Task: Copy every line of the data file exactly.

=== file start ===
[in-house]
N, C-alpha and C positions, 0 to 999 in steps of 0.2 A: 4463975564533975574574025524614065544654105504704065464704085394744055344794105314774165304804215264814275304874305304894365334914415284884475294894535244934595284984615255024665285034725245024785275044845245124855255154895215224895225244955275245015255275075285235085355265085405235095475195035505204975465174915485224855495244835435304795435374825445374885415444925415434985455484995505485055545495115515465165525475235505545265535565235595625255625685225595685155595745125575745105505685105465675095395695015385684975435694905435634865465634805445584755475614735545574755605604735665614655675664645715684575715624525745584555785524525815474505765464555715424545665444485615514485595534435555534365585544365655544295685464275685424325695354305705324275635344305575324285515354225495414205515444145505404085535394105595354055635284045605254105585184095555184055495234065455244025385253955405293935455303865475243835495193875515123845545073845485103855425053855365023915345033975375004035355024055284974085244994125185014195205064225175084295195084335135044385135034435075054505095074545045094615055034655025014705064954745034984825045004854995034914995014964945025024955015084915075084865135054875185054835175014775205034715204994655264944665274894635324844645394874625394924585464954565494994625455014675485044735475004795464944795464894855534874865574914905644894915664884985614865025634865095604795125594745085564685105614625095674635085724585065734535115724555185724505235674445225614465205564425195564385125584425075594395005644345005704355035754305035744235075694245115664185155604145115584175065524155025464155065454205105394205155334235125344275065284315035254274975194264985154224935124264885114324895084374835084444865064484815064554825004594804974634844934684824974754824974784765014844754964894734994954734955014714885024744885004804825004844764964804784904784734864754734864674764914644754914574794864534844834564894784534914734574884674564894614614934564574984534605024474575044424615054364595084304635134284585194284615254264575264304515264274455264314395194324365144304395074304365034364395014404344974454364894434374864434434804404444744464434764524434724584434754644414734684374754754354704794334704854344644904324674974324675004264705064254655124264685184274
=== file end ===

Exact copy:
[in-house]
N, C-alpha and C positions, 0 to 999 in steps of 0.2 A: 4463975564533975574574025524614065544654105504704065464704085394744055344794105314774165304804215264814275304874305304894365334914415284884475294894535244934595284984615255024665285034725245024785275044845245124855255154895215224895225244955275245015255275075285235085355265085405235095475195035505204975465174915485224855495244835435304795435374825445374885415444925415434985455484995505485055545495115515465165525475235505545265535565235595625255625685225595685155595745125575745105505685105465675095395695015385684975435694905435634865465634805445584755475614735545574755605604735665614655675664645715684575715624525745584555785524525815474505765464555715424545665444485615514485595534435555534365585544365655544295685464275685424325695354305705324275635344305575324285515354225495414205515444145505404085535394105595354055635284045605254105585184095555184055495234065455244025385253955405293935455303865475243835495193875515123845545073845485103855425053855365023915345033975375004035355024055284974085244994125185014195205064225175084295195084335135044385135034435075054505095074545045094615055034655025014705064954745034984825045004854995034914995014964945025024955015084915075084865135054875185054835175014775205034715204994655264944665274894635324844645394874625394924585464954565494994625455014675485044735475004795464944795464894855534874865574914905644894915664884985614865025634865095604795125594745085564685105614625095674635085724585065734535115724555185724505235674445225614465205564425195564385125584425075594395005644345005704355035754305035744235075694245115664185155604145115584175065524155025464155065454205105394205155334235125344275065284315035254274975194264985154224935124264885114324895084374835084444865064484815064554825004594804974634844934684824974754824974784765014844754964894734994954734955014714885024744885004804825004844764964804784904784734864754734864674764914644754914574794864534844834564894784534914734574884674564894614614934564574984534605024474575044424615054364595084304635134284585194284615254264575264304515264274455264314395194324365144304395074304365034364395014404344974454364894434374864434434804404444744464434764524434724584434754644414734684374754754354704794334704854344644904324674974324675004264705064254655124264685184274